Is C036045C014A still an active P/N, or is it being phased out? Checking 3 distributor websites the stock status is basically call, call, and no such P/N.
We mostly use 450b but occasionally due to aesthetics or some tree issues I wonder whether to use the flat panel. I only have 1 left, so if they are deprecated or going EOL, I’ll save it as a spare in case we have a field failure.
These devices could still be available somewhere in the channel, but you are correct. Cambium is no longer selling them. They use the same radio inside as the original 450 SMs which are also discontinued.
We do, however, continue to sell the 450i flat panel, which will perform essentially the same as that of the 450b. (Granted this device is a bit more expensive.) This would be part C030045C002A.
Yeah, I bought one of the 450i panels a couple years back by mistake, still have it. Definitely expensive, also it takes a 48V POE which is just asking for an oops. I seem to remember it had some kind of special filter for adjacent channel interference or something.
There needs to be an option with less antenna gain than the 450b high gain, for customers at 1 mile or less. If the bare SM has gone away, then at least something like a 450b mid gain.
Purposely mis-aiming a high gain SM to avoid too hot a signal is not an acceptable solution from an interference management standpoint and not something I would condone as a CPI. It would also be prone to the next tech visit re-aiming it properly. There’s also the issue of explaining to the customer why he needs this big honking dish when the tower is half a mile away and he can see we used this little antenna at his neighbor’s house when we did their install a couple years ago.
I agree with you Ken… we would really like to do something in this area. While we don’t have a formal program underway at this time, we are always looking for a way to get things moving toward a solution like this. Rather than the mid-gain, I am leaning toward a “retro” type of solution.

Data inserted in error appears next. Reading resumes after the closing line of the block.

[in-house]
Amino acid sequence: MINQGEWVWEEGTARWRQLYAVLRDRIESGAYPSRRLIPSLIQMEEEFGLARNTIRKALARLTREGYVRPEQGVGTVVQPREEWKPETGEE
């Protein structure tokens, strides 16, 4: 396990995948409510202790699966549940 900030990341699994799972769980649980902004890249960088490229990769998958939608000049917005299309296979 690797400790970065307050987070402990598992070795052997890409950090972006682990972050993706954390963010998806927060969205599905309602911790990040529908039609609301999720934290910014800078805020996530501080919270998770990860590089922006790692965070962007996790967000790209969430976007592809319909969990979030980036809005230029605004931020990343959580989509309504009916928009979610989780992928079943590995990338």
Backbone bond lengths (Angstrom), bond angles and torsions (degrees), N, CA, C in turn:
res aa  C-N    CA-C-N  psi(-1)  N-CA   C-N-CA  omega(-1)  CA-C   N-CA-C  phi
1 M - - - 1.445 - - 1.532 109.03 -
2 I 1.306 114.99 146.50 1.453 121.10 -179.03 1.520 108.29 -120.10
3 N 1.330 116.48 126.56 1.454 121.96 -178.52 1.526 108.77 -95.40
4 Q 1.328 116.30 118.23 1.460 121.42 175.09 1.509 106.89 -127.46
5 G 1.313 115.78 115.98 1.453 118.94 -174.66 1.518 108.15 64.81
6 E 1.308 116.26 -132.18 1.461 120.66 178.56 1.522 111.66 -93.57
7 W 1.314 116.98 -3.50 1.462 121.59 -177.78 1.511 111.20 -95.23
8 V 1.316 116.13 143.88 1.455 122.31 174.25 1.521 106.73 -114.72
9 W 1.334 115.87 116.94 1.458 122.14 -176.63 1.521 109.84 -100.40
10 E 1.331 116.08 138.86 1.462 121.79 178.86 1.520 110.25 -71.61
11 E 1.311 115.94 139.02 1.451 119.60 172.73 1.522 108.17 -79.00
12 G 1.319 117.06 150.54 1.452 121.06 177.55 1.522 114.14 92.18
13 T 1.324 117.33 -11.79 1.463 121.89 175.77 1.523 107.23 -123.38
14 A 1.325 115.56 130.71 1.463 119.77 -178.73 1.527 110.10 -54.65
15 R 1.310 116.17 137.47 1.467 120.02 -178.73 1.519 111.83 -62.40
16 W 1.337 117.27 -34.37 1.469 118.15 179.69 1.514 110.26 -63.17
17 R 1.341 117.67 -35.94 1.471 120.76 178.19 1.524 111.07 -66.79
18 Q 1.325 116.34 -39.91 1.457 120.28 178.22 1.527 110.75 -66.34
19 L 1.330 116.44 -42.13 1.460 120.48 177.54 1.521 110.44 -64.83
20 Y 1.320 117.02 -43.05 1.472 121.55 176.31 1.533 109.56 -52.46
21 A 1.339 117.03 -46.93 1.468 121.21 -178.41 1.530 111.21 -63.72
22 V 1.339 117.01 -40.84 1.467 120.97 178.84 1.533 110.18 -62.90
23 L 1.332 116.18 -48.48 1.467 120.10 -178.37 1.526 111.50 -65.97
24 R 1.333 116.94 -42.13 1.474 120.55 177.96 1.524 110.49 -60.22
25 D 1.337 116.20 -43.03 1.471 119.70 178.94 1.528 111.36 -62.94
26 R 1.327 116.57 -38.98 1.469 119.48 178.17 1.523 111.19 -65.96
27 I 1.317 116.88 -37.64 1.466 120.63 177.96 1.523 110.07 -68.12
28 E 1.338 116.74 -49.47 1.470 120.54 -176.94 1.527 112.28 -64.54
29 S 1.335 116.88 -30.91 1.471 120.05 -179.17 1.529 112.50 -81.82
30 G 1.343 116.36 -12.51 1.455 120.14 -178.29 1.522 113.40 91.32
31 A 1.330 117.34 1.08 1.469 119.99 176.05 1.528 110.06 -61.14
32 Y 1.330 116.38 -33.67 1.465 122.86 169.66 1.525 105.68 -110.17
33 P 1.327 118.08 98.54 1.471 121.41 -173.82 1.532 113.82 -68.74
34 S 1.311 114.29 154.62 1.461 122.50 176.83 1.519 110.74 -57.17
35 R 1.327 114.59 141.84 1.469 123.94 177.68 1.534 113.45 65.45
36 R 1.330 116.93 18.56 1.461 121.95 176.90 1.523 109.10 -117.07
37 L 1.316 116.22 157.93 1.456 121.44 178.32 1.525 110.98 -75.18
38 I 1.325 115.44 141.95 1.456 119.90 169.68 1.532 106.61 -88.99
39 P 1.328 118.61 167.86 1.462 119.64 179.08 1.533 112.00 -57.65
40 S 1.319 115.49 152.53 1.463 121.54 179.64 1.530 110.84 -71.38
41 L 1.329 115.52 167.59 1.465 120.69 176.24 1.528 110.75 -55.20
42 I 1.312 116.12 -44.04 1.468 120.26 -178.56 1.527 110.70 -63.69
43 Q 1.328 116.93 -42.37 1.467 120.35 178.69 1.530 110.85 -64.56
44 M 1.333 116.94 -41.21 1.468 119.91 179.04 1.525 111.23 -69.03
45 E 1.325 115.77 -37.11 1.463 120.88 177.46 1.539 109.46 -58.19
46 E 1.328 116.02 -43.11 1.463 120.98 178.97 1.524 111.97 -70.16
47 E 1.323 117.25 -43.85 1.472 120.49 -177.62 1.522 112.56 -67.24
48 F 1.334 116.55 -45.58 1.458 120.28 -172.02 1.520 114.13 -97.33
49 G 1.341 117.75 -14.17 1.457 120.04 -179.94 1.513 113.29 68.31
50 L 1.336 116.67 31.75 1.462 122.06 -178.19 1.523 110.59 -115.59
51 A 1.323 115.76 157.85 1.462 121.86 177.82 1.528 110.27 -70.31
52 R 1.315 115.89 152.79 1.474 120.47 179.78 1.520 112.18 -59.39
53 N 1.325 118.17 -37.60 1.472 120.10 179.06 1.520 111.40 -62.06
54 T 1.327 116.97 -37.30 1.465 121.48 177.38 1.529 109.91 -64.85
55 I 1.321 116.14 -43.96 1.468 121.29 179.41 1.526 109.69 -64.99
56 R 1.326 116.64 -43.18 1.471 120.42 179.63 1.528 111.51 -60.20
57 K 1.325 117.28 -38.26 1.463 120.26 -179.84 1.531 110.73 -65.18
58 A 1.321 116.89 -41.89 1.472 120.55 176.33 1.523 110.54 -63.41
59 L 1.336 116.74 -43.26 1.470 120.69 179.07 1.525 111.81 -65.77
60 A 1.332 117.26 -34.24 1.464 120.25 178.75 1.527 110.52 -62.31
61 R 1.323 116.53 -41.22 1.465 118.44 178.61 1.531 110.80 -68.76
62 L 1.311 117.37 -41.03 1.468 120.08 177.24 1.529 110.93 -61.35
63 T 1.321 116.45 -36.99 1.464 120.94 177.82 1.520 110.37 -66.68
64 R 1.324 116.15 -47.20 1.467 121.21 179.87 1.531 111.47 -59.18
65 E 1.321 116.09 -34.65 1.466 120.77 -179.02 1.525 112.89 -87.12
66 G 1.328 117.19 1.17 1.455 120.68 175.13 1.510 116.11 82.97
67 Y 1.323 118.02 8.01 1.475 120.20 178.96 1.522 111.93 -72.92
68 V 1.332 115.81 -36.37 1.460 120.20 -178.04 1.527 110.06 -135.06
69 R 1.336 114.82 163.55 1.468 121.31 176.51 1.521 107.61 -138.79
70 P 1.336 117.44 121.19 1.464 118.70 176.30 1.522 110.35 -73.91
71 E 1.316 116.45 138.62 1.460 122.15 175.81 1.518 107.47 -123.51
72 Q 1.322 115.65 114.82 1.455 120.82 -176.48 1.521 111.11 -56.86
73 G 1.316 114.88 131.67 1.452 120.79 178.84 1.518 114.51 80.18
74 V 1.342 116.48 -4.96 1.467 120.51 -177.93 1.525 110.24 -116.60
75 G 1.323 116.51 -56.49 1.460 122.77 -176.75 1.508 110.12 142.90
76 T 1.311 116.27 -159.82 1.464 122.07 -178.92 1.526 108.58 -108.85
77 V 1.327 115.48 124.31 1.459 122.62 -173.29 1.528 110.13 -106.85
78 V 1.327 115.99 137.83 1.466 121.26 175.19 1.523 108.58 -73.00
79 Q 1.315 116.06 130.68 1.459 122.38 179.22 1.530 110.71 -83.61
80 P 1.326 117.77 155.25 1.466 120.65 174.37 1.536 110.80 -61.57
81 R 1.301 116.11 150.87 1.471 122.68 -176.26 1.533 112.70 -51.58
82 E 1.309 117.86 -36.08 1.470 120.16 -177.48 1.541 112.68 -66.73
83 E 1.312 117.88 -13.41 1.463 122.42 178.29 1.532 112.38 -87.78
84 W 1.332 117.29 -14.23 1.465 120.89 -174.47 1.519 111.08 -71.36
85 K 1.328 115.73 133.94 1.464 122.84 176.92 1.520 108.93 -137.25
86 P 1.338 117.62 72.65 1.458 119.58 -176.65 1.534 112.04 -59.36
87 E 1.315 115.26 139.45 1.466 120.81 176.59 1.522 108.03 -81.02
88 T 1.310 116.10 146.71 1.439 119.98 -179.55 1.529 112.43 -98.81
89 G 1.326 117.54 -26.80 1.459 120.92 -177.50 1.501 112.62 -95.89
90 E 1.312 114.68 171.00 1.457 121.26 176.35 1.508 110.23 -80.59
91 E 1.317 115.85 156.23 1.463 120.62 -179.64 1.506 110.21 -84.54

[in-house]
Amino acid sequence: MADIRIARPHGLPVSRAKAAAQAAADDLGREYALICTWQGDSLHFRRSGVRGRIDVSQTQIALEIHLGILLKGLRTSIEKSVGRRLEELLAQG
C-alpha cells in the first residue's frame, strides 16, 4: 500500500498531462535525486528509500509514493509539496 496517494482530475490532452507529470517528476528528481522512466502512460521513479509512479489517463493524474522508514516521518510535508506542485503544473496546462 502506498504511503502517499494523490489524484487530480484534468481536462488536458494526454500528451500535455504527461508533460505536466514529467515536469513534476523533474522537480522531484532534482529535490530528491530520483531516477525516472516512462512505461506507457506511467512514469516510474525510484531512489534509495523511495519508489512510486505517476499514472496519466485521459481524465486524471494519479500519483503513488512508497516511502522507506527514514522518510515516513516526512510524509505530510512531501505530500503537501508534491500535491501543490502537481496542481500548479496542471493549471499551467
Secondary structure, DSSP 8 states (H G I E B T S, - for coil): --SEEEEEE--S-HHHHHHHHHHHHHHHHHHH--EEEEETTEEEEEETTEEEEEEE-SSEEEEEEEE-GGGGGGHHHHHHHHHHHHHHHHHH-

Do you have any opinion on which you’d rather see in 3 GHz (between a mid-gain or a retro)?
Either would be OK. As long as it is small and light enough to mount on fascia and look OK on the front of someone’s house. The main thing is the high gain is overkill for less than 1 to 1.5 miles, we actually start seeing signal levels at the SM in the 30’s.
I don’t think the retro form factor so it can go in a reflector dish is that big a deal in 3 GHz. We took advantage of that because we converted all our 2.4 FSK to 3 GHz, but that’s done now. We had a much bigger deployed base of 5 GHz with reflector dishes.
The built-in articulating mount of the mid gain is a plus, although if it’s light enough we can use the Zirkel Wireless articulating plastic mounts to accomplish that. The original 3 GHz SM was kind of heavy for that, though.
I’m not a huge fan of the asymmetric antenna pattern on the mid gain, we have a lot of trouble with multipath out here in flat farmland and a wide vertical pattern is not a good thing. Not a huge factor on the short links. If it was up to me, a little dish like the CLIP but integral would be nice. Maybe we were the only WISP in the world that actually liked the CLIPs. Customers like flat panels, the diamond shaped ones you see on some LTE and WiMAX CPEs are popular, but I assume a panel will always be significantly more expensive.
If nothing’s in the pipeline now, I’d vote for whatever is quickest and least expensive. Seems like that would probably be something based on the 450b mid gain.
I have a tech who keeps asking if we can just use the feedtube from a high gain (nope), or if you could just put a smaller dish on it (probably not). Whatever you do, it should be compatible with a 32V POE, it should have an IP55 style cable entry not the IP67 gland, and either a 6 pin tone alignment port or preferably a headphone jack like the 450b.
I think the ePMP Force 300-19 form factor is ideal. I’d like to see more low-cost panels like this one. A nice square shape and reasonable adjustment on a small mount. Houses are mostly rectangular… so a square panel blends a bit better than a large circle.